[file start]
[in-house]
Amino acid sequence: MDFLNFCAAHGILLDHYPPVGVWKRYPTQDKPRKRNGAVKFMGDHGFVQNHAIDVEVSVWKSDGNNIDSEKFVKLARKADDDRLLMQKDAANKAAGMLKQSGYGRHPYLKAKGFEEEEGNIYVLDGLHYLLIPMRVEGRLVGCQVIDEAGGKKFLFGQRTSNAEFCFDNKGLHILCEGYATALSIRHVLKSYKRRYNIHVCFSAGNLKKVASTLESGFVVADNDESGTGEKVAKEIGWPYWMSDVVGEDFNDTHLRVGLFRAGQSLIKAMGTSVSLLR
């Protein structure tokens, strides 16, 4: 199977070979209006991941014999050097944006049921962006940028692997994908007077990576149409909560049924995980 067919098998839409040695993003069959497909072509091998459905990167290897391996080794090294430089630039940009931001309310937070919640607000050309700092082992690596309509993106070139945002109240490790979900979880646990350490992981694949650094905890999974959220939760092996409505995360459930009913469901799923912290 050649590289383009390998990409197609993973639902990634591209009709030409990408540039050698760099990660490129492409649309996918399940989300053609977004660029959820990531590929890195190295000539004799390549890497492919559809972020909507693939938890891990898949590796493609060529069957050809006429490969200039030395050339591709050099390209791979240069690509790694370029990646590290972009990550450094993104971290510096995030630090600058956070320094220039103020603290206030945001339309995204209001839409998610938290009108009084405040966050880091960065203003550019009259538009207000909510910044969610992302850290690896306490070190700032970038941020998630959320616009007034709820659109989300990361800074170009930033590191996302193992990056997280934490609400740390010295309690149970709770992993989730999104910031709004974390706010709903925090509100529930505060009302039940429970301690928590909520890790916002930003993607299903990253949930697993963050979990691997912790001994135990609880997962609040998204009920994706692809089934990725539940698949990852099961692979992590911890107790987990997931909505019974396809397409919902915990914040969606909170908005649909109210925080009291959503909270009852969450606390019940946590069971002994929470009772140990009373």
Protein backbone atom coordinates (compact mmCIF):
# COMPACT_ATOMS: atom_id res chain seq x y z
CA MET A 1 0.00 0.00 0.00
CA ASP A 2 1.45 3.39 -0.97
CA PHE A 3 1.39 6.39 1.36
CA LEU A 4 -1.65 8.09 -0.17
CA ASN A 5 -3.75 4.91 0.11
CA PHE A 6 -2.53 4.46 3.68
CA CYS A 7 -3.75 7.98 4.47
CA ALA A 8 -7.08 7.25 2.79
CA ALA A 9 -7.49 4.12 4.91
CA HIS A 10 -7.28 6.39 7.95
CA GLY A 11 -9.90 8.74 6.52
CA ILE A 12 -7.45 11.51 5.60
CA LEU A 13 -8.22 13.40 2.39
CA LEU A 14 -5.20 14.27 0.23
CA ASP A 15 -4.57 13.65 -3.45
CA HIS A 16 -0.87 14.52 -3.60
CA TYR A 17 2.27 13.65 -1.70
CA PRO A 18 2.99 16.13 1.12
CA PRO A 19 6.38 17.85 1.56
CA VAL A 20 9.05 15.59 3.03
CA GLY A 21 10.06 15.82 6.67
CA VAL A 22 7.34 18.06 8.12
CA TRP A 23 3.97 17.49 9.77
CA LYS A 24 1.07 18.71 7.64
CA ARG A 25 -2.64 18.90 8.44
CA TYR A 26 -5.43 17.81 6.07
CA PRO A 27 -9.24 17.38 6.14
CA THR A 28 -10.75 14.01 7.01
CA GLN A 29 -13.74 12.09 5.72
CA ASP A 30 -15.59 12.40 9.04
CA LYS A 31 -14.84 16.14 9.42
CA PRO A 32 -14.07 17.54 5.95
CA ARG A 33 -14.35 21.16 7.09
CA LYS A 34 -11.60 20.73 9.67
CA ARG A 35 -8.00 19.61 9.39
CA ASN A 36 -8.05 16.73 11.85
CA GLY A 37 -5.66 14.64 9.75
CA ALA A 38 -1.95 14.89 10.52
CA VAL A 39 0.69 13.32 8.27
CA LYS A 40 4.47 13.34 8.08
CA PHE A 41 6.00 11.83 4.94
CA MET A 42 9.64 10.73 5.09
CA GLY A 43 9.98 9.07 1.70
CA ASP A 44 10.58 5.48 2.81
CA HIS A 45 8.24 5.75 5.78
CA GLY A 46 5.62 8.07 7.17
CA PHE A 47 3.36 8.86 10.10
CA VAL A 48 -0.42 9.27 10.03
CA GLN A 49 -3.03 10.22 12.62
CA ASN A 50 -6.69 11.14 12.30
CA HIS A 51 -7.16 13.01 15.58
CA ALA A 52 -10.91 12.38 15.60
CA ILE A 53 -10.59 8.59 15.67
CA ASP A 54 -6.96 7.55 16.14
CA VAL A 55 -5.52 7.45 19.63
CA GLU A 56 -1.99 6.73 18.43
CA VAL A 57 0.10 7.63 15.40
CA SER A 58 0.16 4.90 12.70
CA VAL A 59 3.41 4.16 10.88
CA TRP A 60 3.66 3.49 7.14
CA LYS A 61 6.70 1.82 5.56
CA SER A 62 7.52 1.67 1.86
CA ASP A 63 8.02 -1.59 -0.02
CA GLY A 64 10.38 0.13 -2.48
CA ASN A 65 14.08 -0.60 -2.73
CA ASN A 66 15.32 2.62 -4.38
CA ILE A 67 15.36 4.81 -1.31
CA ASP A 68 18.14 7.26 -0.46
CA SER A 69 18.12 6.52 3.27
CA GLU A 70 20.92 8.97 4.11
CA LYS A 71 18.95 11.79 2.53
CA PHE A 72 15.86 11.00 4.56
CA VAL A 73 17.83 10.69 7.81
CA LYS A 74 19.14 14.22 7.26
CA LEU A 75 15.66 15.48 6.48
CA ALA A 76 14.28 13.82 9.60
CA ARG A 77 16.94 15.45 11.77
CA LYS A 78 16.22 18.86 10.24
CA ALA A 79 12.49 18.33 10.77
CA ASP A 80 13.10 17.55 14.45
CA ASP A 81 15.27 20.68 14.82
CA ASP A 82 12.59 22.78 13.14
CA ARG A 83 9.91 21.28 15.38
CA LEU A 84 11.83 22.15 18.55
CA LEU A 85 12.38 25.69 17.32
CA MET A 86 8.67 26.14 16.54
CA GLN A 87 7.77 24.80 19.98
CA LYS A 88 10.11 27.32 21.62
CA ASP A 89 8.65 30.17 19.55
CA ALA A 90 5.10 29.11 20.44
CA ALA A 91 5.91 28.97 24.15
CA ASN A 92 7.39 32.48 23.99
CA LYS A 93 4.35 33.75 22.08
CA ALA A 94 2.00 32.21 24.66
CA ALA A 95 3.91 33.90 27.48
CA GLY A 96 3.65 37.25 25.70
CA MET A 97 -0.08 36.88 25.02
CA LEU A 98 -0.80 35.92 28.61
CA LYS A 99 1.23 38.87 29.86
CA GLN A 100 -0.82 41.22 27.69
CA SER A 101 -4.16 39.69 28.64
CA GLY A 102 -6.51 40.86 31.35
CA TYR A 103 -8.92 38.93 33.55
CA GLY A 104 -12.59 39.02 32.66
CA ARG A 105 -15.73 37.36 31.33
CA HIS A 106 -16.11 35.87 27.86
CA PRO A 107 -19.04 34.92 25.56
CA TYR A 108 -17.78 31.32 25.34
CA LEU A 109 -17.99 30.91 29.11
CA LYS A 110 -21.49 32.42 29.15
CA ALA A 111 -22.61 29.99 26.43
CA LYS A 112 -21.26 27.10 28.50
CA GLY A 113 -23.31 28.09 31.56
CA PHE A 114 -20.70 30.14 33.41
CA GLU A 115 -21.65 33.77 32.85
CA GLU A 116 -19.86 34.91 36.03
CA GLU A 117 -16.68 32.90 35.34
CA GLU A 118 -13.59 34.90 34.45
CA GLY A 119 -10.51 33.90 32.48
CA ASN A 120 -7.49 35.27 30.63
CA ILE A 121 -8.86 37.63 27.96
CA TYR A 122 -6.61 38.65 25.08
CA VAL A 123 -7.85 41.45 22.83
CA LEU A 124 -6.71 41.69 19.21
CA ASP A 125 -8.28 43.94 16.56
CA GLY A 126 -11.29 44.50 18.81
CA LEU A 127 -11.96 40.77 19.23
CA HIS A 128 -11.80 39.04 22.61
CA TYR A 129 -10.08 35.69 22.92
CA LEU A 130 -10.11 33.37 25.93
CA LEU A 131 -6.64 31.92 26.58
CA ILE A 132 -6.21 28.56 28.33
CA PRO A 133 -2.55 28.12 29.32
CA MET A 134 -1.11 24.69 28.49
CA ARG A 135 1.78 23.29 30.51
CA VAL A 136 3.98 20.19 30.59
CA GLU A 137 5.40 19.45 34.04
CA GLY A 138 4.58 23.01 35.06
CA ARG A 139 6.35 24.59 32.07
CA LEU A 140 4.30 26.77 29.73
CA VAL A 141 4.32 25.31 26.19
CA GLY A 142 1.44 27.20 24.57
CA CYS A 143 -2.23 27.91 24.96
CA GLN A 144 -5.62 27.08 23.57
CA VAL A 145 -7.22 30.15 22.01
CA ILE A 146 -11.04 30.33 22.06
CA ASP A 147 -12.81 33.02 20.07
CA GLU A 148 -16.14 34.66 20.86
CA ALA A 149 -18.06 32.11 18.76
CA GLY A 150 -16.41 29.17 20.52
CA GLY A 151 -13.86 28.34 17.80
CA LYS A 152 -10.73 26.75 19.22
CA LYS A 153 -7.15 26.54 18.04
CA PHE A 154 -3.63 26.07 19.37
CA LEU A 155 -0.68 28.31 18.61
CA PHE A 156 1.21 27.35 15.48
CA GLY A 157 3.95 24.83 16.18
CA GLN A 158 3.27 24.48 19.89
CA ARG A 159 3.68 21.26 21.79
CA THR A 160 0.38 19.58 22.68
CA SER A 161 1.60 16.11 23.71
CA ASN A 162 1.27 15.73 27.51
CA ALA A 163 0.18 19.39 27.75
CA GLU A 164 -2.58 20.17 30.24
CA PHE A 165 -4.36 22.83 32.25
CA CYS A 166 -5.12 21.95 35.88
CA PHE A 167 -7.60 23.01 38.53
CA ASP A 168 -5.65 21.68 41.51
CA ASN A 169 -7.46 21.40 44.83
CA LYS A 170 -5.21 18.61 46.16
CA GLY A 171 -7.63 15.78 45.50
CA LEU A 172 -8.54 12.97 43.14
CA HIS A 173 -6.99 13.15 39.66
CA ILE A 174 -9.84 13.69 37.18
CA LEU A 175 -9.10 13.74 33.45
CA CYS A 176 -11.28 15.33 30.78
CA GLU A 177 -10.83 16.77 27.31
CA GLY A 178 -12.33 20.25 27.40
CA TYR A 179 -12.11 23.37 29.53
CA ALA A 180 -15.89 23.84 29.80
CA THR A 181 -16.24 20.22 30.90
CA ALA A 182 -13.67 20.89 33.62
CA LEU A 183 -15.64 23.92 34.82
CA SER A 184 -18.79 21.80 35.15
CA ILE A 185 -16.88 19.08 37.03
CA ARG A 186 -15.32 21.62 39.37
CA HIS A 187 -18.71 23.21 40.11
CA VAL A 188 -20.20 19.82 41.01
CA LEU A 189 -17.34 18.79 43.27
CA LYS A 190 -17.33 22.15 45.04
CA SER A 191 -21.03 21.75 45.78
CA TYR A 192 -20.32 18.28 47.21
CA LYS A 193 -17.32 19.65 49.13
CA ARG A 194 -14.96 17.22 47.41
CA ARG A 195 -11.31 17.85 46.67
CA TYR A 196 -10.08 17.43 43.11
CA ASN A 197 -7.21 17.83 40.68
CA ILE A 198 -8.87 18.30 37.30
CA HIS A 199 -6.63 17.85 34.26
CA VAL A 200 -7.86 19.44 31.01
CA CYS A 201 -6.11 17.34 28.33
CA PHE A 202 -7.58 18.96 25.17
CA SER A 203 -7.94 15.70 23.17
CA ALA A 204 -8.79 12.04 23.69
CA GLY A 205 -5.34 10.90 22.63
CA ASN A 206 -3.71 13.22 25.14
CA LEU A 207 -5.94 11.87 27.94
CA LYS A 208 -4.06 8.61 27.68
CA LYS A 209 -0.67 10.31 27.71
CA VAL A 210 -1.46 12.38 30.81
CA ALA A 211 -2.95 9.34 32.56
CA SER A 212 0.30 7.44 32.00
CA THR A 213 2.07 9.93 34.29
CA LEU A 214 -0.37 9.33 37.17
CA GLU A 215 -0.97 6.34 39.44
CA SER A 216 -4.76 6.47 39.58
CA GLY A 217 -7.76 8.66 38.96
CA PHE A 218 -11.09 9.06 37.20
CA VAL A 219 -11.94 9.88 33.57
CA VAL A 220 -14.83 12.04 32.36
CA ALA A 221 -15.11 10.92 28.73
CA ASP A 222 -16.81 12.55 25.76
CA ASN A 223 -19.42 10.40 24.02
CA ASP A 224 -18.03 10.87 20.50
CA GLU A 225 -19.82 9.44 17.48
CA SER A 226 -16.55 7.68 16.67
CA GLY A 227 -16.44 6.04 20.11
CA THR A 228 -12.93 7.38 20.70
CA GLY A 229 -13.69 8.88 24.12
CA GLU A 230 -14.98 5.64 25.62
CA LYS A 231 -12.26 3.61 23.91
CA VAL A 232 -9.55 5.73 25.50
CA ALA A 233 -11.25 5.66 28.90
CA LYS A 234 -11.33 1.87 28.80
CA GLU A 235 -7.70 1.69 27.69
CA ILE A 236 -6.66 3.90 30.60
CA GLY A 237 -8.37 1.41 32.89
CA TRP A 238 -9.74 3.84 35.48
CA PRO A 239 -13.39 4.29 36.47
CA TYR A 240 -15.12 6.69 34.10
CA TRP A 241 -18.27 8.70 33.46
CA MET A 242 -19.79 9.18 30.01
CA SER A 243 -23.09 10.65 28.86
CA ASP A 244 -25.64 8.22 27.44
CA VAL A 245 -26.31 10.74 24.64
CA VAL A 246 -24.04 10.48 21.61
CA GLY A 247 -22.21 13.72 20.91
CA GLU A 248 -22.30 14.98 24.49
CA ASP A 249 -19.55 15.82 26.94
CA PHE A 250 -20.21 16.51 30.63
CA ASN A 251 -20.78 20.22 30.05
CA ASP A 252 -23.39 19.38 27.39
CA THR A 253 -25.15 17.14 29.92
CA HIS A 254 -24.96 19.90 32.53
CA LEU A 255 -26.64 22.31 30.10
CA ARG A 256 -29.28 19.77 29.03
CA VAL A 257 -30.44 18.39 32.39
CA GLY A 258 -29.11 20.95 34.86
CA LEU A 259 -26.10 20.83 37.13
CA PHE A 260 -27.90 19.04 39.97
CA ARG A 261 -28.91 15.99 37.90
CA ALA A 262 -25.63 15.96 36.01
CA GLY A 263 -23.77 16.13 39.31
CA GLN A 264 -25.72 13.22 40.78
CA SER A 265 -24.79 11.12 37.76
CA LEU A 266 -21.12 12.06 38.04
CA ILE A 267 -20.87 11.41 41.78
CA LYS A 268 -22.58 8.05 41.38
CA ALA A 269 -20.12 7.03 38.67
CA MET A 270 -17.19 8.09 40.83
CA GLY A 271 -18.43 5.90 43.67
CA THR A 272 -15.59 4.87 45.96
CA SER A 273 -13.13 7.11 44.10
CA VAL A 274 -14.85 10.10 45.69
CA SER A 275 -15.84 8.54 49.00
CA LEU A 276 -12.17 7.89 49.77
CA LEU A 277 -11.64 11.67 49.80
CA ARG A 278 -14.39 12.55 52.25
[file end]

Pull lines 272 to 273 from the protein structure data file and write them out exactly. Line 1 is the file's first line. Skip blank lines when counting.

CA ILE A 267 -20.87 11.41 41.78
CA LYS A 268 -22.58 8.05 41.38